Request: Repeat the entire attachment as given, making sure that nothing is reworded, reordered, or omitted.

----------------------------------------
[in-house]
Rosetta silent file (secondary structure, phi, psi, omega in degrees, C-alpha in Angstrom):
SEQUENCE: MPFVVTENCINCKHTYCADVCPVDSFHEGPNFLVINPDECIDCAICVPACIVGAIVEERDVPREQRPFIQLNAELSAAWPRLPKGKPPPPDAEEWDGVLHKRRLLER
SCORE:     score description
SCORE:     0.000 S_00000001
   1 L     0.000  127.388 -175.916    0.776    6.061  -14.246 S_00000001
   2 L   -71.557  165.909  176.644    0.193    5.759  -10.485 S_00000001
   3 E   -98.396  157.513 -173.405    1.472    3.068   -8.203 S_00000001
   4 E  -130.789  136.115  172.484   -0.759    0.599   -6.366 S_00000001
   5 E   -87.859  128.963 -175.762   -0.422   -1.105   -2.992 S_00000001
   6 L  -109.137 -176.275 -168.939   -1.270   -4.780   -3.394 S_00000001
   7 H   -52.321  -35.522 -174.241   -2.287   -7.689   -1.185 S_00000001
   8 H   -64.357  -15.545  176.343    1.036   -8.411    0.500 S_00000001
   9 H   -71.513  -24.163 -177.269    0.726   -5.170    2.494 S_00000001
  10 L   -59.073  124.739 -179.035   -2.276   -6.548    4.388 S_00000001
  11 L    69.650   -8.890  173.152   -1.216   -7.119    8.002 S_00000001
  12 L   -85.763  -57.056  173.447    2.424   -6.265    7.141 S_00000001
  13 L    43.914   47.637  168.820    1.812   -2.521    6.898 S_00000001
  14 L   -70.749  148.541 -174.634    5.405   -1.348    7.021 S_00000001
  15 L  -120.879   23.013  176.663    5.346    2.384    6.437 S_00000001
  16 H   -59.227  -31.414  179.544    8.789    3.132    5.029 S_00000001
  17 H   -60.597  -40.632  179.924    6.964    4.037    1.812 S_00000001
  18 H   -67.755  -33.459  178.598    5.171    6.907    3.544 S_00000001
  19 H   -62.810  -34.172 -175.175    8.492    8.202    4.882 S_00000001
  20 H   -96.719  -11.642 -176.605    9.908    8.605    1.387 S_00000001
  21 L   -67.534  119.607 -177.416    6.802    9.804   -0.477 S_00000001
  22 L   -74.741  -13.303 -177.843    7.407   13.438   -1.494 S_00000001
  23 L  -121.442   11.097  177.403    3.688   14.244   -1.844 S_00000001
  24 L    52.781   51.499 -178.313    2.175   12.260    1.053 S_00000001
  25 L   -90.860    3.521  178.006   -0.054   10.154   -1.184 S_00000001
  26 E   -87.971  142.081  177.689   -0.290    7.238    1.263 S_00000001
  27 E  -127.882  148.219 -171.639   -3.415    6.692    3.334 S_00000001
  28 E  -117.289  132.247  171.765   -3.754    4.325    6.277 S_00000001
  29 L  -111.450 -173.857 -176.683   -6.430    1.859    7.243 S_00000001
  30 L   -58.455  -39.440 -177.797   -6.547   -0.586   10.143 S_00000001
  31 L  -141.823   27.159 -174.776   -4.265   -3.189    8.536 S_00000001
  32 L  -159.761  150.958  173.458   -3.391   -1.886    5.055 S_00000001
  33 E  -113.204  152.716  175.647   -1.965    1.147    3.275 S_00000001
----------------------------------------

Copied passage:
[in-house]
Rosetta silent file (secondary structure, phi, psi, omega in degrees, C-alpha in Angstrom):
SEQUENCE: MPFVVTENCINCKHTYCADVCPVDSFHEGPNFLVINPDECIDCAICVPACIVGAIVEERDVPREQRPFIQLNAELSAAWPRLPKGKPPPPDAEEWDGVLHKRRLLER
SCORE:     score description
SCORE:     0.000 S_00000001
   1 L     0.000  127.388 -175.916    0.776    6.061  -14.246 S_00000001
   2 L   -71.557  165.909  176.644    0.193    5.759  -10.485 S_00000001
   3 E   -98.396  157.513 -173.405    1.472    3.068   -8.203 S_00000001
   4 E  -130.789  136.115  172.484   -0.759    0.599   -6.366 S_00000001
   5 E   -87.859  128.963 -175.762   -0.422   -1.105   -2.992 S_00000001
   6 L  -109.137 -176.275 -168.939   -1.270   -4.780   -3.394 S_00000001
   7 H   -52.321  -35.522 -174.241   -2.287   -7.689   -1.185 S_00000001
   8 H   -64.357  -15.545  176.343    1.036   -8.411    0.500 S_00000001
   9 H   -71.513  -24.163 -177.269    0.726   -5.170    2.494 S_00000001
  10 L   -59.073  124.739 -179.035   -2.276   -6.548    4.388 S_00000001
  11 L    69.650   -8.890  173.152   -1.216   -7.119    8.002 S_00000001
  12 L   -85.763  -57.056  173.447    2.424   -6.265    7.141 S_00000001
  13 L    43.914   47.637  168.820    1.812   -2.521    6.898 S_00000001
  14 L   -70.749  148.541 -174.634    5.405   -1.348    7.021 S_00000001
  15 L  -120.879   23.013  176.663    5.346    2.384    6.437 S_00000001
  16 H   -59.227  -31.414  179.544    8.789    3.132    5.029 S_00000001
  17 H   -60.597  -40.632  179.924    6.964    4.037    1.812 S_00000001
  18 H   -67.755  -33.459  178.598    5.171    6.907    3.544 S_00000001
  19 H   -62.810  -34.172 -175.175    8.492    8.202    4.882 S_00000001
  20 H   -96.719  -11.642 -176.605    9.908    8.605    1.387 S_00000001
  21 L   -67.534  119.607 -177.416    6.802    9.804   -0.477 S_00000001
  22 L   -74.741  -13.303 -177.843    7.407   13.438   -1.494 S_00000001
  23 L  -121.442   11.097  177.403    3.688   14.244   -1.844 S_00000001
  24 L    52.781   51.499 -178.313    2.175   12.260    1.053 S_00000001
  25 L   -90.860    3.521  178.006   -0.054   10.154   -1.184 S_00000001
  26 E   -87.971  142.081  177.689   -0.290    7.238    1.263 S_00000001
  27 E  -127.882  148.219 -171.639   -3.415    6.692    3.334 S_00000001
  28 E  -117.289  132.247  171.765   -3.754    4.325    6.277 S_00000001
  29 L  -111.450 -173.857 -176.683   -6.430    1.859    7.243 S_00000001
  30 L   -58.455  -39.440 -177.797   -6.547   -0.586   10.143 S_00000001
  31 L  -141.823   27.159 -174.776   -4.265   -3.189    8.536 S_00000001
  32 L  -159.761  150.958  173.458   -3.391   -1.886    5.055 S_00000001
  33 E  -113.204  152.716  175.647   -1.965    1.147    3.275 S_00000001